When a person acts as a director of a company, they are subject to a number of duties to ensure that they act properly. These are set out in legislation, common law and in various corporate governance codes. Our superb team can advise on all aspects of these duties.
Directors have a range of duties, most of which are now set out under company legislation.
When a company nears or enters insolvency, these duties shift from duties to the company itself, to the duty to protect the company’s creditors.
What is a fiduciary duty?
Fiduciary duties cover the duty of trust and confidence between parties, and stem from the common law duties of skill and care and good faith. These duties evolved over the years, and most of these are now codified under company legislation.
Who owes these duties?
Duties are owed by any director, or person occupying the position of the director by whatever name called. This includes:
- directors registered at Companies House (executive and non-executive);
- de facto directors – a person that, on the face of it, acts as and is treated as a director of the company, but has not been registered as such at Companies House; and
- shadow directors – defined in company legislation as ‘a person in accordance with whose directions or instructions the directors of the company are accustomed to act’. They are not registered at Companies House.
Directors’ roles within a company can vary widely, and not all directors act in the same capacity. Despite this, all directors are subject to the same duties under company and insolvency legislation. This includes non-executive directors brought in to oversee maybe just one aspect of the company.
What are the fiduciary duties?
Most fiduciary duties have now been set out under company legislation. However, the common law duties still exist in a slightly different form. They establish trust and confidence, bringing in the wider principles of no conflict and no profit.
The main fiduciary duties are:-
- to act within the powers conferred by the company’s Memorandum and Articles of Association;
- to avoid a conflict of interest;
- to act in the best interests of the company;
- not to fetter one’s own discretion; and
- not to make unauthorised profit.
To a large extent these duties are self-explanatory. However, it is common for directors who are also shareholders to find that the edges can be blurred when they are acting in both capacities, particularly in times of high pressure.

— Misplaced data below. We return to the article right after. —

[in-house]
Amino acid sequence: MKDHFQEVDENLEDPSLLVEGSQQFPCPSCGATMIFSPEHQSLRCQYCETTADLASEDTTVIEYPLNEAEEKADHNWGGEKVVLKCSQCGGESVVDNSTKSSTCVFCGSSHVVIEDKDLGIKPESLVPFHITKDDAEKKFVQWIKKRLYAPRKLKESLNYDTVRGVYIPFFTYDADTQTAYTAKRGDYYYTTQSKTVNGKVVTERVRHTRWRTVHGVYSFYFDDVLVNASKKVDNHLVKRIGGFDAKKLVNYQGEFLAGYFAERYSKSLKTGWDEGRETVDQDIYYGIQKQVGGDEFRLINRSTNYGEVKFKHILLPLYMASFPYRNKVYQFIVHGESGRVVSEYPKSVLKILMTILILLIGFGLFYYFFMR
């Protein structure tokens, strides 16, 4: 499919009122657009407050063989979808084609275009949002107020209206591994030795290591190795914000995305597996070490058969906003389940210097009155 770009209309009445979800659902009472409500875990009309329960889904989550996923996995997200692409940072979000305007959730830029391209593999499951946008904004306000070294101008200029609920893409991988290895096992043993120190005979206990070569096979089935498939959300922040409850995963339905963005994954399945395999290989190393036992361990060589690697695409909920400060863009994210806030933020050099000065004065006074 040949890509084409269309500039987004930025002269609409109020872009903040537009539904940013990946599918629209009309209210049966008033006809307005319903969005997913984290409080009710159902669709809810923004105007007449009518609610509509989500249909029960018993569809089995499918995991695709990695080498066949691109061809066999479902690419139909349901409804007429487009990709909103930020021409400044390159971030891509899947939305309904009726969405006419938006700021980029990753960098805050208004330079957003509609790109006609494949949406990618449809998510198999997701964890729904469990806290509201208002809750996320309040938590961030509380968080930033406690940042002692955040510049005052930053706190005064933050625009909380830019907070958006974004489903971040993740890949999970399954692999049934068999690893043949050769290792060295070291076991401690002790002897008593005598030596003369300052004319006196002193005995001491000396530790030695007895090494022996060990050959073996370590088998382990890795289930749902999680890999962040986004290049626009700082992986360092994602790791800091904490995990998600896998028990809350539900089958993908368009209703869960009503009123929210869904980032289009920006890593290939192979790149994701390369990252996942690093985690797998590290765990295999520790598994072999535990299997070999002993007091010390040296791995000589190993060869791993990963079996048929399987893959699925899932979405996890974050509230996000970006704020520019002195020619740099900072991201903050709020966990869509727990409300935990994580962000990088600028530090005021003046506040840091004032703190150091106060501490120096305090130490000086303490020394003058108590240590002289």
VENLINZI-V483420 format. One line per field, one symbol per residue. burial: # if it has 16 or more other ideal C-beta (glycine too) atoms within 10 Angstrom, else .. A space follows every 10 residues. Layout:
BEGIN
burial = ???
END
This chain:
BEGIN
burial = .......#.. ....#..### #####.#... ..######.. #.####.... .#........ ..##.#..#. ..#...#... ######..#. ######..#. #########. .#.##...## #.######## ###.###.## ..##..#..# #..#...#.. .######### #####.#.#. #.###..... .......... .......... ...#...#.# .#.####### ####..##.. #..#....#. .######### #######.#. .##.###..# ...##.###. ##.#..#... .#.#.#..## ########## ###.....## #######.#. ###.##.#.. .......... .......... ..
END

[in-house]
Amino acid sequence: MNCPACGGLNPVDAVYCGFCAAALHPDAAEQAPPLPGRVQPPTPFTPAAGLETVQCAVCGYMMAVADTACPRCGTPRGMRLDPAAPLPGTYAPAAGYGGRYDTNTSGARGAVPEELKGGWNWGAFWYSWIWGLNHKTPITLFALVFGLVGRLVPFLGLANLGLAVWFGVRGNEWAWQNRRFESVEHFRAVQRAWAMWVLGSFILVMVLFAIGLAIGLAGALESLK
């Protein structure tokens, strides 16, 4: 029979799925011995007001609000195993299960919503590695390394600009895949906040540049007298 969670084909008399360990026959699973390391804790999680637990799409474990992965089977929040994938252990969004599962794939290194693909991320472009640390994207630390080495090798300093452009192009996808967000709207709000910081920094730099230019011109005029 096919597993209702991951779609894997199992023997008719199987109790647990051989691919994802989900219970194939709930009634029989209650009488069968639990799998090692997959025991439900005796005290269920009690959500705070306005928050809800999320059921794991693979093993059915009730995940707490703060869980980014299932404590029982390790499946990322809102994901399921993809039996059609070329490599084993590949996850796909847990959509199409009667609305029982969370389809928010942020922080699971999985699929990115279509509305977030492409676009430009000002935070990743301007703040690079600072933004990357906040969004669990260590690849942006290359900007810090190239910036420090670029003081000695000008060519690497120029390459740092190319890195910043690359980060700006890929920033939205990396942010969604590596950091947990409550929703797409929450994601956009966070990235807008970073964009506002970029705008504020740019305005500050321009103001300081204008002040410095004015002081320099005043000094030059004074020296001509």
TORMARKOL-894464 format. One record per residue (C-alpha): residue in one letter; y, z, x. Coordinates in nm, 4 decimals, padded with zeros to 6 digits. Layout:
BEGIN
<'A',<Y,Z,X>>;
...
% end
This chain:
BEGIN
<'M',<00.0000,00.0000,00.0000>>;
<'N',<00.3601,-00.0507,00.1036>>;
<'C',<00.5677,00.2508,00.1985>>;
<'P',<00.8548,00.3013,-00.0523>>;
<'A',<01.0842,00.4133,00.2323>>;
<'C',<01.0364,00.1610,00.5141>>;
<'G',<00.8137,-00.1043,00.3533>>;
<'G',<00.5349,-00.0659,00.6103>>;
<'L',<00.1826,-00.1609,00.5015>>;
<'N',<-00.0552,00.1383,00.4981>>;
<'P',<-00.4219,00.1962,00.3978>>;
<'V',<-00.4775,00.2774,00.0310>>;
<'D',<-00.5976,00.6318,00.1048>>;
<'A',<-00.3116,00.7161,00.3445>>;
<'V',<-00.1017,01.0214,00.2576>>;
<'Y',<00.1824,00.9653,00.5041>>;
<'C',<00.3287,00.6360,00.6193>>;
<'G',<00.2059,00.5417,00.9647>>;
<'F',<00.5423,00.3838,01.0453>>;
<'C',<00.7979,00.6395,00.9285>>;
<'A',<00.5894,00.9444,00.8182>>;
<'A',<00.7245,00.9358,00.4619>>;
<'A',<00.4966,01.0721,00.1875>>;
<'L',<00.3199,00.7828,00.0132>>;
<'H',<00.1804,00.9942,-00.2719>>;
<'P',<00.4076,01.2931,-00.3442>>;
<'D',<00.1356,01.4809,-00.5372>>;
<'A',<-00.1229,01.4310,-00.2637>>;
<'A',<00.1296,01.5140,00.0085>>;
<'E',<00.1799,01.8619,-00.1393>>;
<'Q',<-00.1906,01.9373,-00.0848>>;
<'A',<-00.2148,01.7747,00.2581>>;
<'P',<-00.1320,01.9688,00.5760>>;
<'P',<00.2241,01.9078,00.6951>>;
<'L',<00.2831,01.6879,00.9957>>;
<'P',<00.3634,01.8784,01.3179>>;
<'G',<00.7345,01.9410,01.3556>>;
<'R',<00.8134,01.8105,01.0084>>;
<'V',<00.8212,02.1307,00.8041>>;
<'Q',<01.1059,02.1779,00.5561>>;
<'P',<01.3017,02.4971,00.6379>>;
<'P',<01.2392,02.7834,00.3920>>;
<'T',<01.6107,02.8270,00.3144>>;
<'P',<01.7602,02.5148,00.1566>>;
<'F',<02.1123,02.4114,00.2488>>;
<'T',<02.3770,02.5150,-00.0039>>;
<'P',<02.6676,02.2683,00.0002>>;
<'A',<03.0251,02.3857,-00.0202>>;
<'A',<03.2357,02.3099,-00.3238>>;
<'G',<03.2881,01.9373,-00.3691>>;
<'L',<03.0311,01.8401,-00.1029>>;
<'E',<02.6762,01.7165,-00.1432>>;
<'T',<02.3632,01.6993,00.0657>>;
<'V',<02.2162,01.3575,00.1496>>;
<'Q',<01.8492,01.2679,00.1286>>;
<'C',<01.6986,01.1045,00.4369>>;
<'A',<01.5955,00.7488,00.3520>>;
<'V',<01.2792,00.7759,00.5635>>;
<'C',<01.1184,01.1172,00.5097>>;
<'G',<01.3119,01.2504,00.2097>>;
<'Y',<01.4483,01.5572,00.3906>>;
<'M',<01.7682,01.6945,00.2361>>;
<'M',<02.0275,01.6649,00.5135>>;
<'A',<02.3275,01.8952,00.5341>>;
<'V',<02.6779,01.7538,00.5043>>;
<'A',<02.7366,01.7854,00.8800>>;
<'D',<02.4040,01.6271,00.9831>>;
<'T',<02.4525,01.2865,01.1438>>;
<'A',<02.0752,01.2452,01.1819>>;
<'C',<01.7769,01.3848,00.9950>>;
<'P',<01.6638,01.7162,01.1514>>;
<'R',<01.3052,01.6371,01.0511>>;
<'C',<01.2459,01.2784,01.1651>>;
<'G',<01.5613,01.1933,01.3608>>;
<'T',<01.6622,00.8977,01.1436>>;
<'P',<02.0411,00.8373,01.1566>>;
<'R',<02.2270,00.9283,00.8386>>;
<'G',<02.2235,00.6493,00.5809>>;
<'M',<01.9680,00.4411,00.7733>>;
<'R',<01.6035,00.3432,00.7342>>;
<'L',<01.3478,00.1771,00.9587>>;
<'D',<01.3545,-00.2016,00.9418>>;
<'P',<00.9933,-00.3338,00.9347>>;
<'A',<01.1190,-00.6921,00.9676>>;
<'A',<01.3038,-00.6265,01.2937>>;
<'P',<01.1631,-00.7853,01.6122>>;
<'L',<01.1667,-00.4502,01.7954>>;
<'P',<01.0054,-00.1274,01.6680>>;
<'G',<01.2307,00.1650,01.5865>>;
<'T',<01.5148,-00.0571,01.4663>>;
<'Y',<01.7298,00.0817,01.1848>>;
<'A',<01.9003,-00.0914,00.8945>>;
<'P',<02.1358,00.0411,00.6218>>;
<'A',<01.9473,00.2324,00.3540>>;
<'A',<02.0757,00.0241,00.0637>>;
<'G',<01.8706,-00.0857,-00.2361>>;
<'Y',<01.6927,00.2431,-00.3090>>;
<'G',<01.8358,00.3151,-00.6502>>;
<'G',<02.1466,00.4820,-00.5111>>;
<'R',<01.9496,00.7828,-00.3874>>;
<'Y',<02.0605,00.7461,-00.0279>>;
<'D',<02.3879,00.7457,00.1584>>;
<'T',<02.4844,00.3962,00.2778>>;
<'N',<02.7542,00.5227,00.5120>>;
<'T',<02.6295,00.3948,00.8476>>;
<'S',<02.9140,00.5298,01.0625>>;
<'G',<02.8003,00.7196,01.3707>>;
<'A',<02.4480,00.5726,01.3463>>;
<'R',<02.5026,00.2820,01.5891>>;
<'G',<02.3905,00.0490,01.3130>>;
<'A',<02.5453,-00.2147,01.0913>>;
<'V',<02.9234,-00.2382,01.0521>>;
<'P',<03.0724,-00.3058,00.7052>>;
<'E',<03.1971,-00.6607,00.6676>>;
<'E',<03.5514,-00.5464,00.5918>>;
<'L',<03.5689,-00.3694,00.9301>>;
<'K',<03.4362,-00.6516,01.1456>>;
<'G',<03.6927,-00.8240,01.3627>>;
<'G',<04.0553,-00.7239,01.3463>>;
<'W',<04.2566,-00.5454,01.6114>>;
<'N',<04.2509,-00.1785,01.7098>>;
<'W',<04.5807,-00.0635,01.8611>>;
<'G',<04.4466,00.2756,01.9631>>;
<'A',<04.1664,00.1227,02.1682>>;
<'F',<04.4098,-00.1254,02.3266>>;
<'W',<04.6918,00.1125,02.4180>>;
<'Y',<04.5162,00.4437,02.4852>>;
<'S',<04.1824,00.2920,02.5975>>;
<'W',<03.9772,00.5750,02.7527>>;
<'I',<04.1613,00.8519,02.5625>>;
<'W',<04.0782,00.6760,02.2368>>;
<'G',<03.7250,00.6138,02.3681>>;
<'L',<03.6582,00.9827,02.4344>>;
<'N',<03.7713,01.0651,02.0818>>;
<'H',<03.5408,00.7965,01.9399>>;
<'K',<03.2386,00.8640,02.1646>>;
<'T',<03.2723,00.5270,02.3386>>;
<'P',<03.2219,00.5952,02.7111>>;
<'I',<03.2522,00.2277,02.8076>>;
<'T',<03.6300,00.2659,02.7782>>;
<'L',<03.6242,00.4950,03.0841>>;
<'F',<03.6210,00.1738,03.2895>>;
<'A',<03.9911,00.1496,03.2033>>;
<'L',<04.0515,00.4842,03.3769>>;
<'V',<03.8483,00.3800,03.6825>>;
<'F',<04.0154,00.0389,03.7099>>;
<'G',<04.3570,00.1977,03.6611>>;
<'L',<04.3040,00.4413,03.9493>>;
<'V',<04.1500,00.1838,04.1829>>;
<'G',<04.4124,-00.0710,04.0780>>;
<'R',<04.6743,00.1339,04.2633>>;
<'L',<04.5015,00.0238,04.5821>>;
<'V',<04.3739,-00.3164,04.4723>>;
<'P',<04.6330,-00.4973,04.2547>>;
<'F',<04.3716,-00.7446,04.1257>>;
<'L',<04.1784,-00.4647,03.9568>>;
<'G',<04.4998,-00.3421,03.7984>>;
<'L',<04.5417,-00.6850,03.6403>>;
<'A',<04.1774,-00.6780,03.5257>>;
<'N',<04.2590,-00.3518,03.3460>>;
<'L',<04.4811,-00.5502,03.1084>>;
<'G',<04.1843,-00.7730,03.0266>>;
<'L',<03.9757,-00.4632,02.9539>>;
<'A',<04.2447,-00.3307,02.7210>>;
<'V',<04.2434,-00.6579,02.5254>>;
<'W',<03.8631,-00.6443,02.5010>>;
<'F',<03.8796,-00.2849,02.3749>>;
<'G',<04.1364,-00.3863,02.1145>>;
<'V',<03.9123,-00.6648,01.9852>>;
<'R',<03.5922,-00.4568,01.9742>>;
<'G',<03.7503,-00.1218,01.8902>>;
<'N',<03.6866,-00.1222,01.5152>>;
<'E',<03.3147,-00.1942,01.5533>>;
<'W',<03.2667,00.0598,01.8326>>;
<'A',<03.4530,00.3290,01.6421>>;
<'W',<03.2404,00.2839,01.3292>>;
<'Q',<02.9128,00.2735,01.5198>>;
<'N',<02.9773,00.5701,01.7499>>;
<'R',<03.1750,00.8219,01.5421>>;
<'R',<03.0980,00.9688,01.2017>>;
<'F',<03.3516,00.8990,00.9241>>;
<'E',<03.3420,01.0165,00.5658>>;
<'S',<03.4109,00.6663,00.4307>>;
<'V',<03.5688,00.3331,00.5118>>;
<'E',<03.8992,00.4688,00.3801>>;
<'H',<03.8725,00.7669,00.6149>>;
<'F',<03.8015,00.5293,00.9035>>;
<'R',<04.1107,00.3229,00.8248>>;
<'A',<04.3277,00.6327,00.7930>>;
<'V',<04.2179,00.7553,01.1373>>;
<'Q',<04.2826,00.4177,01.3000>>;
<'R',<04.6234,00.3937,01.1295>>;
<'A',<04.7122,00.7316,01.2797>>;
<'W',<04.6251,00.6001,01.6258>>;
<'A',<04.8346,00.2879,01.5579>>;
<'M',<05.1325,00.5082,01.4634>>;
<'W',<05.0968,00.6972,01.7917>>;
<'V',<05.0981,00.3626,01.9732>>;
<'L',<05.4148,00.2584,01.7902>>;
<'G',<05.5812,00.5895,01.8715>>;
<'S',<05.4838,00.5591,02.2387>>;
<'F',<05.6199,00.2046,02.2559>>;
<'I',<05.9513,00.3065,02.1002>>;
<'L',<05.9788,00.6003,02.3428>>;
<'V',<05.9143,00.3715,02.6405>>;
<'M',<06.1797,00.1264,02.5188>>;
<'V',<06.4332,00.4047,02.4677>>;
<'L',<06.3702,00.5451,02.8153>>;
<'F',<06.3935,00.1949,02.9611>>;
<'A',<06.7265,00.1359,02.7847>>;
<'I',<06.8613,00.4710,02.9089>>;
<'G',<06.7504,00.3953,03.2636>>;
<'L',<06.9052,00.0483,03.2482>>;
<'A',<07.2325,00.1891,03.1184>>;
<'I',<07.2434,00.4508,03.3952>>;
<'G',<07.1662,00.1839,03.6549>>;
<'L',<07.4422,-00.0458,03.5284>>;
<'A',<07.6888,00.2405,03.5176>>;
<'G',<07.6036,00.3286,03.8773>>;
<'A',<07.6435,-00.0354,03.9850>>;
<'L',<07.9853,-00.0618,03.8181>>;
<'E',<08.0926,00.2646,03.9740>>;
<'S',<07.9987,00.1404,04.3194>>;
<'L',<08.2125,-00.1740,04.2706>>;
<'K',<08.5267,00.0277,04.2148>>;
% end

Directors duties are wide and cover all aspects of running a company, including when dealing with employees or creditors. Other examples include when considering the appropriateness of delegating responsibilities to other non-directors, or when considering the position of shareholders with different interests. These duties apply too, for example, to the duty of confidentiality to avoid disclosure of company information contrary to the company’s interests, and extend as far as other statutory duties such as health and safety legislation, anti-bribery law and insolvency law.
The duties overlap into group company situations. For example, with the ‘no conflict’ principal directors must take care not to act in a way that competes between companies.
It is vital that all directors are fully aware of their duties and responsibilities, to avoid breaching these.
Remedies for breach
The court has wide powers to set aside or to restore a transaction made contrary to a fiduciary duty. The company, or an aggrieved individual director or shareholder may apply to the court. To read more – see our pages – Types of Claim Against Directors.
There are some obvious remedies available, depending on what the breach is. For example
- if the director has profited from the breach, they might be required to account for that profit to the company by way of repayment;
- an injunction might be granted if appropriate, or damages for breach of duty by the director.
If the company enters into an insolvency event in due course, then there are other remedies and penalties for breaches of directors’ duties under insolvency legislation. An insolvency office holder may take recovery action against a director or a connected party following a breach of duty. Read more in our pages on defending claims by liquidators or administrators.
It is also likely that any breach of fiduciary duty found by a liquidator will be reported to the Insolvency Service, who may take proceedings to disqualify the director, depending on the severity of the breach.
A director of any company, be it a small family run private company, up to a large Plc, must be very mindful of all of their duties both under company legislation and their fiduciary duties or they may face financial or disqualification penalties in the future. It is in everybody’s interests, including the company and the shareholders that a set of principles of good dealing such are set out in the fiduciary duties and legislation are adhered to ensure that mis-practice does not take place.
At Francis Wilks & Jones we frequently advise directors and shareholders who are concerned to meet their duties. An objective independent expert can often help with a tricky problem for a director who isn’t sure whether they may be in breach their duty or not. If you are a company director or a shareholder or an affected person who would like to discuss any aspect of these duties more closely, please contact one of our expert team at Francis Wilks & Jones who will be happy to help you.
One of the most astute appointments I have ever made.A company director we successfully defended against disqualification